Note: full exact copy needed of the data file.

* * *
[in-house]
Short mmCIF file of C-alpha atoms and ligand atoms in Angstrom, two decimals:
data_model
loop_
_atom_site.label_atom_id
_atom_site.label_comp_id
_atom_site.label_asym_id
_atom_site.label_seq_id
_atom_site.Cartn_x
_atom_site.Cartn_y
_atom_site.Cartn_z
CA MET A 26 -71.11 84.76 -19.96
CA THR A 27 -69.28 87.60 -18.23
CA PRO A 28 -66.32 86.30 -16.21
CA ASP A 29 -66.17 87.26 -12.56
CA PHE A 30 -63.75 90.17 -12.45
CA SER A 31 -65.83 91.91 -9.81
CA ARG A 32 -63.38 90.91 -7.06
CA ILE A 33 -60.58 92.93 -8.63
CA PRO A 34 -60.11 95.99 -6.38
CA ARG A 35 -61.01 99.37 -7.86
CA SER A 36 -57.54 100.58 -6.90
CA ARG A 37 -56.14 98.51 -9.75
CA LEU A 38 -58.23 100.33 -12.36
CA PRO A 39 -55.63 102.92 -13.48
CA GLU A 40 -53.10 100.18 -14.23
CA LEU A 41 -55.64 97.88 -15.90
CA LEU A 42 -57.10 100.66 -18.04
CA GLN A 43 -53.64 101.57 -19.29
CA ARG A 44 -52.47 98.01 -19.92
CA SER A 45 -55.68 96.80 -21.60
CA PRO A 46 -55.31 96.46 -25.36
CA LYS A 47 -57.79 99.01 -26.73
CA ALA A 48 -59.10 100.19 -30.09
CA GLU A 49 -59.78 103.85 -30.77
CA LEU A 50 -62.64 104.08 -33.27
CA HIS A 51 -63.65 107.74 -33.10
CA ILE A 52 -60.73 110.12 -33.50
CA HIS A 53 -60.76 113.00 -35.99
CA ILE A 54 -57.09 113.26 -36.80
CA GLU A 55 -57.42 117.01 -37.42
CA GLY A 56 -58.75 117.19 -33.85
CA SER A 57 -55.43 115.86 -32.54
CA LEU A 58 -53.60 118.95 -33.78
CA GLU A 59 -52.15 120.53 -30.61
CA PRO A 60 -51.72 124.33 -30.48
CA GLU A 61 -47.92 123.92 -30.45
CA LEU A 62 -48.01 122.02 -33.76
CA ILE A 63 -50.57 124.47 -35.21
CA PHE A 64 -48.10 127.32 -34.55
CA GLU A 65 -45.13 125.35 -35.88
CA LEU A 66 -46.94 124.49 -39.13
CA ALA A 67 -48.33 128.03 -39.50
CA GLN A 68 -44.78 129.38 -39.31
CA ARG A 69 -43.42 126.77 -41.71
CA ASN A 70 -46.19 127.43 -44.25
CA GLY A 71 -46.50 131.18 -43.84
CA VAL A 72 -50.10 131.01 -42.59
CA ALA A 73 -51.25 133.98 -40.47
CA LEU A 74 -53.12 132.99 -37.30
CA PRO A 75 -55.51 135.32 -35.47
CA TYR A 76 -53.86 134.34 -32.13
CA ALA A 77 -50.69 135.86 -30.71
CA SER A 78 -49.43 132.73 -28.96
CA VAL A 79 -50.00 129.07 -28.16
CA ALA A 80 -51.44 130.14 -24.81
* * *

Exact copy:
[in-house]
Short mmCIF file of C-alpha atoms and ligand atoms in Angstrom, two decimals:
data_model
loop_
_atom_site.label_atom_id
_atom_site.label_comp_id
_atom_site.label_asym_id
_atom_site.label_seq_id
_atom_site.Cartn_x
_atom_site.Cartn_y
_atom_site.Cartn_z
CA MET A 26 -71.11 84.76 -19.96
CA THR A 27 -69.28 87.60 -18.23
CA PRO A 28 -66.32 86.30 -16.21
CA ASP A 29 -66.17 87.26 -12.56
CA PHE A 30 -63.75 90.17 -12.45
CA SER A 31 -65.83 91.91 -9.81
CA ARG A 32 -63.38 90.91 -7.06
CA ILE A 33 -60.58 92.93 -8.63
CA PRO A 34 -60.11 95.99 -6.38
CA ARG A 35 -61.01 99.37 -7.86
CA SER A 36 -57.54 100.58 -6.90
CA ARG A 37 -56.14 98.51 -9.75
CA LEU A 38 -58.23 100.33 -12.36
CA PRO A 39 -55.63 102.92 -13.48
CA GLU A 40 -53.10 100.18 -14.23
CA LEU A 41 -55.64 97.88 -15.90
CA LEU A 42 -57.10 100.66 -18.04
CA GLN A 43 -53.64 101.57 -19.29
CA ARG A 44 -52.47 98.01 -19.92
CA SER A 45 -55.68 96.80 -21.60
CA PRO A 46 -55.31 96.46 -25.36
CA LYS A 47 -57.79 99.01 -26.73
CA ALA A 48 -59.10 100.19 -30.09
CA GLU A 49 -59.78 103.85 -30.77
CA LEU A 50 -62.64 104.08 -33.27
CA HIS A 51 -63.65 107.74 -33.10
CA ILE A 52 -60.73 110.12 -33.50
CA HIS A 53 -60.76 113.00 -35.99
CA ILE A 54 -57.09 113.26 -36.80
CA GLU A 55 -57.42 117.01 -37.42
CA GLY A 56 -58.75 117.19 -33.85
CA SER A 57 -55.43 115.86 -32.54
CA LEU A 58 -53.60 118.95 -33.78
CA GLU A 59 -52.15 120.53 -30.61
CA PRO A 60 -51.72 124.33 -30.48
CA GLU A 61 -47.92 123.92 -30.45
CA LEU A 62 -48.01 122.02 -33.76
CA ILE A 63 -50.57 124.47 -35.21
CA PHE A 64 -48.10 127.32 -34.55
CA GLU A 65 -45.13 125.35 -35.88
CA LEU A 66 -46.94 124.49 -39.13
CA ALA A 67 -48.33 128.03 -39.50
CA GLN A 68 -44.78 129.38 -39.31
CA ARG A 69 -43.42 126.77 -41.71
CA ASN A 70 -46.19 127.43 -44.25
CA GLY A 71 -46.50 131.18 -43.84
CA VAL A 72 -50.10 131.01 -42.59
CA ALA A 73 -51.25 133.98 -40.47
CA LEU A 74 -53.12 132.99 -37.30
CA PRO A 75 -55.51 135.32 -35.47
CA TYR A 76 -53.86 134.34 -32.13
CA ALA A 77 -50.69 135.86 -30.71
CA SER A 78 -49.43 132.73 -28.96
CA VAL A 79 -50.00 129.07 -28.16
CA ALA A 80 -51.44 130.14 -24.81